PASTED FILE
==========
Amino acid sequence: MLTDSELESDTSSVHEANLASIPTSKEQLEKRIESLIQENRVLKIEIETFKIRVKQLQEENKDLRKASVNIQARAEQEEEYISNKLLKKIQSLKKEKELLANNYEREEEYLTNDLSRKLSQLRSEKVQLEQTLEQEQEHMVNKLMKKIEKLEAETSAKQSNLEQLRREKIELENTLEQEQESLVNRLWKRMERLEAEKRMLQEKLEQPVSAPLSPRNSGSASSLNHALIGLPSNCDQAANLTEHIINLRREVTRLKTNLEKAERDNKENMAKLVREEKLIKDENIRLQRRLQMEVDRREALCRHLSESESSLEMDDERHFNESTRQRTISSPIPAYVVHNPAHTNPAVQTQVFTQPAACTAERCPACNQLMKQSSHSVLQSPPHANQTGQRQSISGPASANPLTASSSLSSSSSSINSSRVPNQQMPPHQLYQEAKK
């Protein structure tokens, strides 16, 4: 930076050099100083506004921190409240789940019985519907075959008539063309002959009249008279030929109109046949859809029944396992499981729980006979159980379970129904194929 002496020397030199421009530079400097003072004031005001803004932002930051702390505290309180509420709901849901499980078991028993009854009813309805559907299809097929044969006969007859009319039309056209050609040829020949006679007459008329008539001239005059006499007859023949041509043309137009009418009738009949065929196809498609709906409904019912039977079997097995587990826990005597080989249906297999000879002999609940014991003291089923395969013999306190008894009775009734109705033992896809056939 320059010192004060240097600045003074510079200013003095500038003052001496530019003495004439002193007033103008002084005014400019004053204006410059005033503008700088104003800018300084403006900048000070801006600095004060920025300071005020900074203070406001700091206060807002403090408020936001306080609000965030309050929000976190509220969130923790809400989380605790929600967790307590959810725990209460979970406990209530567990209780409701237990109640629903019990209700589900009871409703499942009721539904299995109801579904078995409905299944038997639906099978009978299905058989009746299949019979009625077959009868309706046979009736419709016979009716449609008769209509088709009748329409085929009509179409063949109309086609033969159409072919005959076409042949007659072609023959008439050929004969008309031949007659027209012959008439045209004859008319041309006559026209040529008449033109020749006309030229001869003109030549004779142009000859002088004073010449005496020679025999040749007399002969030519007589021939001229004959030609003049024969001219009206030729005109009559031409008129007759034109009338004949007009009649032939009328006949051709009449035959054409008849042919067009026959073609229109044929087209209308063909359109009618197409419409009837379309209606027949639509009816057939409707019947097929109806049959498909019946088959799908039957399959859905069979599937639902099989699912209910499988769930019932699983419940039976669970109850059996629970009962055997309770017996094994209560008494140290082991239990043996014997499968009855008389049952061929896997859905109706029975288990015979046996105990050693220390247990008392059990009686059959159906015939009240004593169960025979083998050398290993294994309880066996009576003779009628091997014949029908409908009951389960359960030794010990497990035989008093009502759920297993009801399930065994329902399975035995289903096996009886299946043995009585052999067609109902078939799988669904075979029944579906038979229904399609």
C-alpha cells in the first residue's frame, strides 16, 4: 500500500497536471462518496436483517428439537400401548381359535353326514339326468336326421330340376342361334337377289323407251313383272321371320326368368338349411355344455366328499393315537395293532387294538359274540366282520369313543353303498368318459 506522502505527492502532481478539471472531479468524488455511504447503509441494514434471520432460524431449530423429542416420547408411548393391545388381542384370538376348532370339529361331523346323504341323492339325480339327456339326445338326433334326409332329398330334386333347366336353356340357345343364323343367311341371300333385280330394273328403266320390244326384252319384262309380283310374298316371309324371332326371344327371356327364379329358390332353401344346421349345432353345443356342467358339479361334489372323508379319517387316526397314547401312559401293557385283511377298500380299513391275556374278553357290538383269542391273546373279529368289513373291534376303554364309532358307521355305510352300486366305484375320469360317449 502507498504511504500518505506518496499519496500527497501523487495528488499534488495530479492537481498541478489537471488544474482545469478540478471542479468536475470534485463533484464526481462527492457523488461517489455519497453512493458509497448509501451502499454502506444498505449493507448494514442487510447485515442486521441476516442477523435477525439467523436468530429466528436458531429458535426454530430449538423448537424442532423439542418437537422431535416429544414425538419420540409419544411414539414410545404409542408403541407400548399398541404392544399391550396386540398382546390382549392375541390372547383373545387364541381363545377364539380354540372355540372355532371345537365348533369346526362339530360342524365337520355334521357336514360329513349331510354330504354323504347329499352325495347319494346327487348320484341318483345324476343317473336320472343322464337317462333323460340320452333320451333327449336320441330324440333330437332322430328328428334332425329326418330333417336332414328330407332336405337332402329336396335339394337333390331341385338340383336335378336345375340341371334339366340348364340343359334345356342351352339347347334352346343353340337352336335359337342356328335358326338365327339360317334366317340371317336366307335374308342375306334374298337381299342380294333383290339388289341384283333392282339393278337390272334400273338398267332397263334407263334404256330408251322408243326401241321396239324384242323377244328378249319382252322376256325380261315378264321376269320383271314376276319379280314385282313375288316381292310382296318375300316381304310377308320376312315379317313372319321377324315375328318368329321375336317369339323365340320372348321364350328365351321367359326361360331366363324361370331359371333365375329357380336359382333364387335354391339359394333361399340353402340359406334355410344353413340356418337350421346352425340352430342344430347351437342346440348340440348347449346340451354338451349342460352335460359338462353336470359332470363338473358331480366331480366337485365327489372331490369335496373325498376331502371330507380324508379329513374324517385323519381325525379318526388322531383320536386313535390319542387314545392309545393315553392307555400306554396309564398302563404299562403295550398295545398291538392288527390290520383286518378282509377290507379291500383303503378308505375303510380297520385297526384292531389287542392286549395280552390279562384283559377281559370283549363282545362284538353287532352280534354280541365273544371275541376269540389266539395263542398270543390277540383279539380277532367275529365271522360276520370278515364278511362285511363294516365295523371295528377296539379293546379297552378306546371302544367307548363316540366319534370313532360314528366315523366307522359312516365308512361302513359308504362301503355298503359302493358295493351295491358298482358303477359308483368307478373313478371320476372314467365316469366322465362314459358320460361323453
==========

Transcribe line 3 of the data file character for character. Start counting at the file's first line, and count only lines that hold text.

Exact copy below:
C-alpha cells in the first residue's frame, strides 16, 4: 500500500497536471462518496436483517428439537400401548381359535353326514339326468336326421330340376342361334337377289323407251313383272321371320326368368338349411355344455366328499393315537395293532387294538359274540366282520369313543353303498368318459 506522502505527492502532481478539471472531479468524488455511504447503509441494514434471520432460524431449530423429542416420547408411548393391545388381542384370538376348532370339529361331523346323504341323492339325480339327456339326445338326433334326409332329398330334386333347366336353356340357345343364323343367311341371300333385280330394273328403266320390244326384252319384262309380283310374298316371309324371332326371344327371356327364379329358390332353401344346421349345432353345443356342467358339479361334489372323508379319517387316526397314547401312559401293557385283511377298500380299513391275556374278553357290538383269542391273546373279529368289513373291534376303554364309532358307521355305510352300486366305484375320469360317449 502507498504511504500518505506518496499519496500527497501523487495528488499534488495530479492537481498541478489537471488544474482545469478540478471542479468536475470534485463533484464526481462527492457523488461517489455519497453512493458509497448509501451502499454502506444498505449493507448494514442487510447485515442486521441476516442477523435477525439467523436468530429466528436458531429458535426454530430449538423448537424442532423439542418437537422431535416429544414425538419420540409419544411414539414410545404409542408403541407400548399398541404392544399391550396386540398382546390382549392375541390372547383373545387364541381363545377364539380354540372355540372355532371345537365348533369346526362339530360342524365337520355334521357336514360329513349331510354330504354323504347329499352325495347319494346327487348320484341318483345324476343317473336320472343322464337317462333323460340320452333320451333327449336320441330324440333330437332322430328328428334332425329326418330333417336332414328330407332336405337332402329336396335339394337333390331341385338340383336335378336345375340341371334339366340348364340343359334345356342351352339347347334352346343353340337352336335359337342356328335358326338365327339360317334366317340371317336366307335374308342375306334374298337381299342380294333383290339388289341384283333392282339393278337390272334400273338398267332397263334407263334404256330408251322408243326401241321396239324384242323377244328378249319382252322376256325380261315378264321376269320383271314376276319379280314385282313375288316381292310382296318375300316381304310377308320376312315379317313372319321377324315375328318368329321375336317369339323365340320372348321364350328365351321367359326361360331366363324361370331359371333365375329357380336359382333364387335354391339359394333361399340353402340359406334355410344353413340356418337350421346352425340352430342344430347351437342346440348340440348347449346340451354338451349342460352335460359338462353336470359332470363338473358331480366331480366337485365327489372331490369335496373325498376331502371330507380324508379329513374324517385323519381325525379318526388322531383320536386313535390319542387314545392309545393315553392307555400306554396309564398302563404299562403295550398295545398291538392288527390290520383286518378282509377290507379291500383303503378308505375303510380297520385297526384292531389287542392286549395280552390279562384283559377281559370283549363282545362284538353287532352280534354280541365273544371275541376269540389266539395263542398270543390277540383279539380277532367275529365271522360276520370278515364278511362285511363294516365295523371295528377296539379293546379297552378306546371302544367307548363316540366319534370313532360314528366315523366307522359312516365308512361302513359308504362301503355298503359302493358295493351295491358298482358303477359308483368307478373313478371320476372314467365316469366322465362314459358320460361323453